Anthony Cecil Capel Miers VC

Our ninth and last ‘Valiant Academical’ is this man – Anthony Miers – and in many ways, he is by far the more controversial of the bunch, and for a number of reasons. 

He was born in Inverness in 1906, son of a Captain in the Cameron Highlanders who was something of a decorated war hero himself, serving in Africa and throughout the Transvaal and Boer Wars until he was killed on the Western Front in 1914. Anthony Miers studied at Edinburgh Academy from 1915-1916 before attending Wellington College in Berkshire, but he didn’t follow his father into the infantry; instead he enlisted as a Royal Navy cadet in 1924.

Posted to the battleship HMS Thunderer, he rose to the rank of sub-Lieutenant by 1928 and the following year joined the Submarine Service aboard HMS Dolphin, being promoted Lieutenant in January 1930. He must have impressed, as barely a year later he transferred to HM Submarine M-2 a new experimental weapon in the Royal Navy – Half Submarine and half battleship, fitted with a 12” deck gun. The following year he received another promotion to First Officer, and a posting to join a more conventional submarie – H-28 in Harwich. Already, Anthony Miers was known as a tough, dependable and professional officer, but one who had a very hard, dark streak, and it was said that he would either earn himself a Court Martial or a Victoria Cross. In the end, he was to get both!

He was a keen and overly-competitive sportsman; a player of tennis, squash, football and rugby – his particular game of choice, which he even played professionally, earning caps for London Scottish, the Combined Services Team and for Hampshire, and he was even invited for trials to play for Scotland. It was during a football match in 1933 that Miers – whose level of competitiveness in all things was by now legendary – entered into a brawl with a lower rating. However, being a consummate professional, and once his temper had cooled, he then reported himself for Court Martial and found himself dismissed from his ship. This punishment served, however, his natural abilities saw him posted to a number of ships including the Submarine Rainbow, submarine L-54 and the ships Iron Duke, Nelson, Rodney and Warspite, becoming Lieutenant Commander by 1938.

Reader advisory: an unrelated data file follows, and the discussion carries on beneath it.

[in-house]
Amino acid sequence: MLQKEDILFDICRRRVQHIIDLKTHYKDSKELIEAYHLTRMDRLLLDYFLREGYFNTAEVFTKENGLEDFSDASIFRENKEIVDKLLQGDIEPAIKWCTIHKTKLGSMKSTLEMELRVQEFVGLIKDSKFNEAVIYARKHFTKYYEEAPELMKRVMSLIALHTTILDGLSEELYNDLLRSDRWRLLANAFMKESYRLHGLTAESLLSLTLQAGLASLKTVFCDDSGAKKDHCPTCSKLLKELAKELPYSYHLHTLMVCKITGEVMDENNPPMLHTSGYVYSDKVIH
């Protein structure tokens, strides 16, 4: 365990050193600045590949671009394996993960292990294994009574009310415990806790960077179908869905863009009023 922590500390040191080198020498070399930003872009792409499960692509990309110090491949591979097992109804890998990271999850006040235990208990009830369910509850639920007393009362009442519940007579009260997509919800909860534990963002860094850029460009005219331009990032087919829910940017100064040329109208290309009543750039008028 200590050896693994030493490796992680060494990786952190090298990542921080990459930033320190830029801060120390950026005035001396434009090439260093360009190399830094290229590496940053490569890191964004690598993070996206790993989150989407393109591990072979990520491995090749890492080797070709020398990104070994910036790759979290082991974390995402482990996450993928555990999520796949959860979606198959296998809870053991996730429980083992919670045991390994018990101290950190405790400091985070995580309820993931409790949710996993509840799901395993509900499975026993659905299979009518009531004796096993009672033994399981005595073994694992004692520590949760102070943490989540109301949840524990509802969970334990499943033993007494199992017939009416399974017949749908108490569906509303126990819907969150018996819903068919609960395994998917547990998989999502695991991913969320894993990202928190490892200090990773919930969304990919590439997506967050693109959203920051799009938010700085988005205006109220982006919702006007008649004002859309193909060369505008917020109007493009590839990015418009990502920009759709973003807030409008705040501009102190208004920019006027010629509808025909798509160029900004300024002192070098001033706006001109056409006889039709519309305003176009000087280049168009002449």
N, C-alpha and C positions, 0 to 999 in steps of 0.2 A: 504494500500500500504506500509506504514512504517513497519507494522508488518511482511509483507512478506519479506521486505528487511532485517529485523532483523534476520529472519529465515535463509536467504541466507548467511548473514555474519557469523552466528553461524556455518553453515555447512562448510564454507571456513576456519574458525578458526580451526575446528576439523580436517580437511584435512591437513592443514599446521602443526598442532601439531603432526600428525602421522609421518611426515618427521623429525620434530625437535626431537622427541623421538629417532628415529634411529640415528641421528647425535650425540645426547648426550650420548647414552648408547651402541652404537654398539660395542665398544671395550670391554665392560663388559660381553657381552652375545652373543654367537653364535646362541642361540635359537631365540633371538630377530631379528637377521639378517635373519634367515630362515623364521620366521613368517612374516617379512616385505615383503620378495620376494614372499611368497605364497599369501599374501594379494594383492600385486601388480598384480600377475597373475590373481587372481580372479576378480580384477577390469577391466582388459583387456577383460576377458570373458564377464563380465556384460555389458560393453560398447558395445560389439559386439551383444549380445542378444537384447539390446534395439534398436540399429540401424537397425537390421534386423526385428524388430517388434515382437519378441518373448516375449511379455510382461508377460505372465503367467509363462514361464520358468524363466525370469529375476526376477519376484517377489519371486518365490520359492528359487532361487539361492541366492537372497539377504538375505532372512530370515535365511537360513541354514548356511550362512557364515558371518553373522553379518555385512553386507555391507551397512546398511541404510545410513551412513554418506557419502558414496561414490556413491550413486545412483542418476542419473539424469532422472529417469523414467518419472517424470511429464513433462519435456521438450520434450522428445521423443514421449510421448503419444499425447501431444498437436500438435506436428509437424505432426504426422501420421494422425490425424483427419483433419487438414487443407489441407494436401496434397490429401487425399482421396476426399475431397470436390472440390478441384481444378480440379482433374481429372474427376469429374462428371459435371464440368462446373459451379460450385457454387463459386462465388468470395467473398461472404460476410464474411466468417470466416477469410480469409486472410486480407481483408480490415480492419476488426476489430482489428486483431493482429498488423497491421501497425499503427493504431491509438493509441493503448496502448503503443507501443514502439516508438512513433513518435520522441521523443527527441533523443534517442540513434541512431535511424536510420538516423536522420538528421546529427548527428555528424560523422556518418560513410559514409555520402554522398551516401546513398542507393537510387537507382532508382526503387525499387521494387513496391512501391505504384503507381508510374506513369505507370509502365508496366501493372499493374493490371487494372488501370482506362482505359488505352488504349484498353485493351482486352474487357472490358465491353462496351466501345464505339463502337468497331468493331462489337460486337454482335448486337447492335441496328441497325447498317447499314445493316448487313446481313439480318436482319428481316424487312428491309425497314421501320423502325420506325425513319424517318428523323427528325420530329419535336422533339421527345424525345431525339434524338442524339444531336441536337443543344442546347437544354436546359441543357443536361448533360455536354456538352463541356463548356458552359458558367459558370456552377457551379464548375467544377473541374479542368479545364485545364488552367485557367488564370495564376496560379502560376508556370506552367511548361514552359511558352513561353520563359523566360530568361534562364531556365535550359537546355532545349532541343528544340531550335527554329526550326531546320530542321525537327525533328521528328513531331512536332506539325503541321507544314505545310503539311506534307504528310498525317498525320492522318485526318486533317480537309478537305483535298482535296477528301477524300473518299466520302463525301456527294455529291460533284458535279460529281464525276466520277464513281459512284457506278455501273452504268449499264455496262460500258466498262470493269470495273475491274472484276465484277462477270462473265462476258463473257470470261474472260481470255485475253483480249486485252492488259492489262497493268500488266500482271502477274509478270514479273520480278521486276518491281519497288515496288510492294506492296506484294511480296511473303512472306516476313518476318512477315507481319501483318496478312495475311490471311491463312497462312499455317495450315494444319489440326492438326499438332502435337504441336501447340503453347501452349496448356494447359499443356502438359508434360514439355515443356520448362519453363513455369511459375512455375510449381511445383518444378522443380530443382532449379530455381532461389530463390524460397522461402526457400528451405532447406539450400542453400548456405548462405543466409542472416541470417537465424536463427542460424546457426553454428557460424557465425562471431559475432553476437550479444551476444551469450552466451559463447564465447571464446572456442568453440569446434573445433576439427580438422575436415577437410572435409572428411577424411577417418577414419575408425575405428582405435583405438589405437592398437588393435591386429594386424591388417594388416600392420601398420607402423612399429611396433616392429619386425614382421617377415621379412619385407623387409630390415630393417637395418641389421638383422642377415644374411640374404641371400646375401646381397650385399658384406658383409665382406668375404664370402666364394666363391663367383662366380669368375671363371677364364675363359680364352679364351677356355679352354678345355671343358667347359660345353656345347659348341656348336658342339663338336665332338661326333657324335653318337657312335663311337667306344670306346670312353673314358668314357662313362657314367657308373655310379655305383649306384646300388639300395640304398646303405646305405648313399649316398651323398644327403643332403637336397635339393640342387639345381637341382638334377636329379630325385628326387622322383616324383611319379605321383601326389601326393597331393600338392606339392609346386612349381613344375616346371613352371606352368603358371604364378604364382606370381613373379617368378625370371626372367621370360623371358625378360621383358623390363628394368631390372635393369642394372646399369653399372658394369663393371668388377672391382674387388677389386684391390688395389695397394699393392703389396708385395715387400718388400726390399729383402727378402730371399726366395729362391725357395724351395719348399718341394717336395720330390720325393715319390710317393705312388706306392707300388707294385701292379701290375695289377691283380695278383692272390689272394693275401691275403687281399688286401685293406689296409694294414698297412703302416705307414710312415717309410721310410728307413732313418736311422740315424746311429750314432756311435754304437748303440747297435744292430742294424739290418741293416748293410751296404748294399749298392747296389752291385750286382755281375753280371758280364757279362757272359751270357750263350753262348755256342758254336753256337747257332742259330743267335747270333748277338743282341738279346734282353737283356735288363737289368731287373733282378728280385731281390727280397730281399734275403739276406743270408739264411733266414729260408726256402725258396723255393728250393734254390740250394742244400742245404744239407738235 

When the second world war broke out, he was back in command of a Submarine, the newly-built Submarine HMS Torbay which he was ordered to take on patrol to the Mediterranean. His beginning was not auspicious, as pulling out of port, he collided with the British tanker Vancouver, although both vessels remained relatively undamaged. Here, now in full command, Anthony Miers was mentioned in disptches in both 1940 and 1941, receiving a DSO and Bar for sinking over 70,000 tonnes of Axis shipping. In all, the Torbay undertook ten major patrols under Miers’ command, each one sinking a vast amount of enemy shipping to include tankers, supply ships, troop ships and even warships.

It was on the third patrol in 1941 however, where came the darkest blip on Miers’ record, and an incident – indeed two incidents which have since led to accusations of war crimes. On both occasions having torpedoed an enemy vessel, he had moved in close to attempt to take possession of the ship, and the enemy crews had resisted, forcing him to turn the Submarine’s machine gun onto the deck. Once the enemy soldiers were in the water, however, Miers then – and on both occasions, gave orders that the survivors be strafed until none survived. These incidents he reported in his log book, defending himself that the enemy had resisted and that he wished to deny them the ability to regain their ship. The Admiralty frowned upon such acts, mainly as they feared reprisals of the same from the Germans, but he was spared another Court-Martial, being sent instead a strongly worded letter telling him to cease such activities in the future.